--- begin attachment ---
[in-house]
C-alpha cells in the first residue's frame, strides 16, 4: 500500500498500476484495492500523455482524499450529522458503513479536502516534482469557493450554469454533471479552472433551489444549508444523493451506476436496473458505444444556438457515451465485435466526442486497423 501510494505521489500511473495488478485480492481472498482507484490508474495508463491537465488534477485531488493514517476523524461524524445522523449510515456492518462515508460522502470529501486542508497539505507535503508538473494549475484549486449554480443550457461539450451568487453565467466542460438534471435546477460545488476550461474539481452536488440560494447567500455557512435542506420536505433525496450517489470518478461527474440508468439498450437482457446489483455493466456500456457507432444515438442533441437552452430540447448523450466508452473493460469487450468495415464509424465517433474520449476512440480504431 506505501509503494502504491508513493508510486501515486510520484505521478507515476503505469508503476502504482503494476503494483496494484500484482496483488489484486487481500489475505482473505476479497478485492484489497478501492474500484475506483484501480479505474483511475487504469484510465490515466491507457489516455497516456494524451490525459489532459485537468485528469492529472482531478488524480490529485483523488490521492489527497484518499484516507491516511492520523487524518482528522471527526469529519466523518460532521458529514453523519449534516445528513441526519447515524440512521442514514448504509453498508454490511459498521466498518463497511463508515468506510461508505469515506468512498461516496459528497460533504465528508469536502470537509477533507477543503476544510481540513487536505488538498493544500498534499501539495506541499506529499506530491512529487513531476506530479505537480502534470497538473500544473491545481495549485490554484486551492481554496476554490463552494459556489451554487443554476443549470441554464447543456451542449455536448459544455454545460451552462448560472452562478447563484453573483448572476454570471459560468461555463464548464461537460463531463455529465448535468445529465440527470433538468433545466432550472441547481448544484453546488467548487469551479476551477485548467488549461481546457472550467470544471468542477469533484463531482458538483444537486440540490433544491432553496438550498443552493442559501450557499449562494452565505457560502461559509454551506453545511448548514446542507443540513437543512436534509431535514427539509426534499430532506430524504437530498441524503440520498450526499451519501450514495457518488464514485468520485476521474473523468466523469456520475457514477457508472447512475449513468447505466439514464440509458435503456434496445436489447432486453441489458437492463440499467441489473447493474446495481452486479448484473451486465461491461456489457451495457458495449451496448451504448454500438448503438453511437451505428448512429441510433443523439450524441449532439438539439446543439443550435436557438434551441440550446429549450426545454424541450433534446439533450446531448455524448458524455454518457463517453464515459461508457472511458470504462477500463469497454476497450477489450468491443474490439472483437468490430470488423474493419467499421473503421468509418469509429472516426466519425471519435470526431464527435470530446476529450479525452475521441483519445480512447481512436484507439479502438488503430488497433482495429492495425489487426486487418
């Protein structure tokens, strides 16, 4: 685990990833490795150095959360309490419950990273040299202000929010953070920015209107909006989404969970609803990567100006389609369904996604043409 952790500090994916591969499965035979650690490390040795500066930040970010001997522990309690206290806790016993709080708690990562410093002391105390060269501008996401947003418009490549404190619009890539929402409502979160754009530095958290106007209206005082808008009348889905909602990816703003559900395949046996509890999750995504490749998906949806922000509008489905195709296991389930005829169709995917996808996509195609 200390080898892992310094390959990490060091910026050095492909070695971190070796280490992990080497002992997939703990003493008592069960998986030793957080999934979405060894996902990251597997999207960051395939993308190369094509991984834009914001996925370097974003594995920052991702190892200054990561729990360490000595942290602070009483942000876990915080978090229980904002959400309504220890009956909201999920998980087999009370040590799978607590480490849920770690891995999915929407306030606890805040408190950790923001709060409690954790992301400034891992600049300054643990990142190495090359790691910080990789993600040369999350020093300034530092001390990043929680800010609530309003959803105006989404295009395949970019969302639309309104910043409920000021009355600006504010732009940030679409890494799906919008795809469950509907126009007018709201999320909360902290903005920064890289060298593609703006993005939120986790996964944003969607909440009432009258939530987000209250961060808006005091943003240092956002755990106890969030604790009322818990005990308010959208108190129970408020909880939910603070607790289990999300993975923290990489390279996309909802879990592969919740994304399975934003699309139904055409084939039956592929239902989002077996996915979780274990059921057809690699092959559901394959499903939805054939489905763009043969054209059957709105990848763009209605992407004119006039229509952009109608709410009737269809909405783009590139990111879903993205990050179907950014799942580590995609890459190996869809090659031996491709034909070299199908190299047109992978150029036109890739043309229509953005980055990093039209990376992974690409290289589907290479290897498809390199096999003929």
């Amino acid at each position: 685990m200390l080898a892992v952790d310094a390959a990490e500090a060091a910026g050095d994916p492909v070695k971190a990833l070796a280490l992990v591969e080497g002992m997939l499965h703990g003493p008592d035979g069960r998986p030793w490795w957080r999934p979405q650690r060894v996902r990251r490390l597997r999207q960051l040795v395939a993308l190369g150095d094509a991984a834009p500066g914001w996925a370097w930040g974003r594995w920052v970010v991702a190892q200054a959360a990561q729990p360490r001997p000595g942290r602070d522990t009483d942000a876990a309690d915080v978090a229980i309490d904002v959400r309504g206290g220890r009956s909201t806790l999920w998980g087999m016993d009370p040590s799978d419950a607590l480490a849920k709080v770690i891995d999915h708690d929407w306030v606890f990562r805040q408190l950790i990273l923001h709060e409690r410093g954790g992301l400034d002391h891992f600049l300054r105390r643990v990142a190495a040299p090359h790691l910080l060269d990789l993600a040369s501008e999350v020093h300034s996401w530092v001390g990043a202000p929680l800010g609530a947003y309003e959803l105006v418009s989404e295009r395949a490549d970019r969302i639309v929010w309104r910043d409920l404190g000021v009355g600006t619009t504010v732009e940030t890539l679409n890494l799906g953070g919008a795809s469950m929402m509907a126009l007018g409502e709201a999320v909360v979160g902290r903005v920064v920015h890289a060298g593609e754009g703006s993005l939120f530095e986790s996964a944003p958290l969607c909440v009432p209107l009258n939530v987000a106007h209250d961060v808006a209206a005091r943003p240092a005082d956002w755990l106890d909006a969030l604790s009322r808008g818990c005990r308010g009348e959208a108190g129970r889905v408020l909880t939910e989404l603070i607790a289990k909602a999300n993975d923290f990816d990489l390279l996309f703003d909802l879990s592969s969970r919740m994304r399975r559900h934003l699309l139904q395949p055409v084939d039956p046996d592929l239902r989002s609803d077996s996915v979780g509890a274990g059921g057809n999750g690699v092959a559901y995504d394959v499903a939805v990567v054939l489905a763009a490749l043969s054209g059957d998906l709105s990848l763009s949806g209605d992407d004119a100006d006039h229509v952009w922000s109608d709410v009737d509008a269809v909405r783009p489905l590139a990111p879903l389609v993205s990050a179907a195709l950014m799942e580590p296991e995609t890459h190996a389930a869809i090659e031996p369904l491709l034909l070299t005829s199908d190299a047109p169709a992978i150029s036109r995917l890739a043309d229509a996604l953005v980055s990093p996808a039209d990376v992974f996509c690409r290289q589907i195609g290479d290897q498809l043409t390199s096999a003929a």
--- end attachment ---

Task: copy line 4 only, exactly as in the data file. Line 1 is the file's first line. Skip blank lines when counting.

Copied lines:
């Amino acid at each position: 685990m200390l080898a892992v952790d310094a390959a990490e500090a060091a910026g050095d994916p492909v070695k971190a990833l070796a280490l992990v591969e080497g002992m997939l499965h703990g003493p008592d035979g069960r998986p030793w490795w957080r999934p979405q650690r060894v996902r990251r490390l597997r999207q960051l040795v395939a993308l190369g150095d094509a991984a834009p500066g914001w996925a370097w930040g974003r594995w920052v970010v991702a190892q200054a959360a990561q729990p360490r001997p000595g942290r602070d522990t009483d942000a876990a309690d915080v978090a229980i309490d904002v959400r309504g206290g220890r009956s909201t806790l999920w998980g087999m016993d009370p040590s799978d419950a607590l480490a849920k709080v770690i891995d999915h708690d929407w306030v606890f990562r805040q408190l950790i990273l923001h709060e409690r410093g954790g992301l400034d002391h891992f600049l300054r105390r643990v990142a190495a040299p090359h790691l910080l060269d990789l993600a040369s501008e999350v020093h300034s996401w530092v001390g990043a202000p929680l800010g609530a947003y309003e959803l105006v418009s989404e295009r395949a490549d970019r969302i639309v929010w309104r910043d409920l404190g000021v009355g600006t619009t504010v732009e940030t890539l679409n890494l799906g953070g919008a795809s469950m929402m509907a126009l007018g409502e709201a999320v909360v979160g902290r903005v920064v920015h890289a060298g593609e754009g703006s993005l939120f530095e986790s996964a944003p958290l969607c909440v009432p209107l009258n939530v987000a106007h209250d961060v808006a209206a005091r943003p240092a005082d956002w755990l106890d909006a969030l604790s009322r808008g818990c005990r308010g009348e959208a108190g129970r889905v408020l909880t939910e989404l603070i607790a289990k909602a999300n993975d923290f990816d990489l390279l996309f703003d909802l879990s592969s969970r919740m994304r399975r559900h934003l699309l139904q395949p055409v084939d039956p046996d592929l239902r989002s609803d077996s996915v979780g509890a274990g059921g057809n999750g690699v092959a559901y995504d394959v499903a939805v990567v054939l489905a763009a490749l043969s054209g059957d998906l709105s990848l763009s949806g209605d992407d004119a100006d006039h229509v952009w922000s109608d709410v009737d509008a269809v909405r783009p489905l590139a990111p879903l389609v993205s990050a179907a195709l950014m799942e580590p296991e995609t890459h190996a389930a869809i090659e031996p369904l491709l034909l070299t005829s199908d190299a047109p169709a992978i150029s036109r995917l890739a043309d229509a996604l953005v980055s990093p996808a039209d990376v992974f996509c690409r290289q589907i195609g290479d290897q498809l043409t390199s096999a003929a």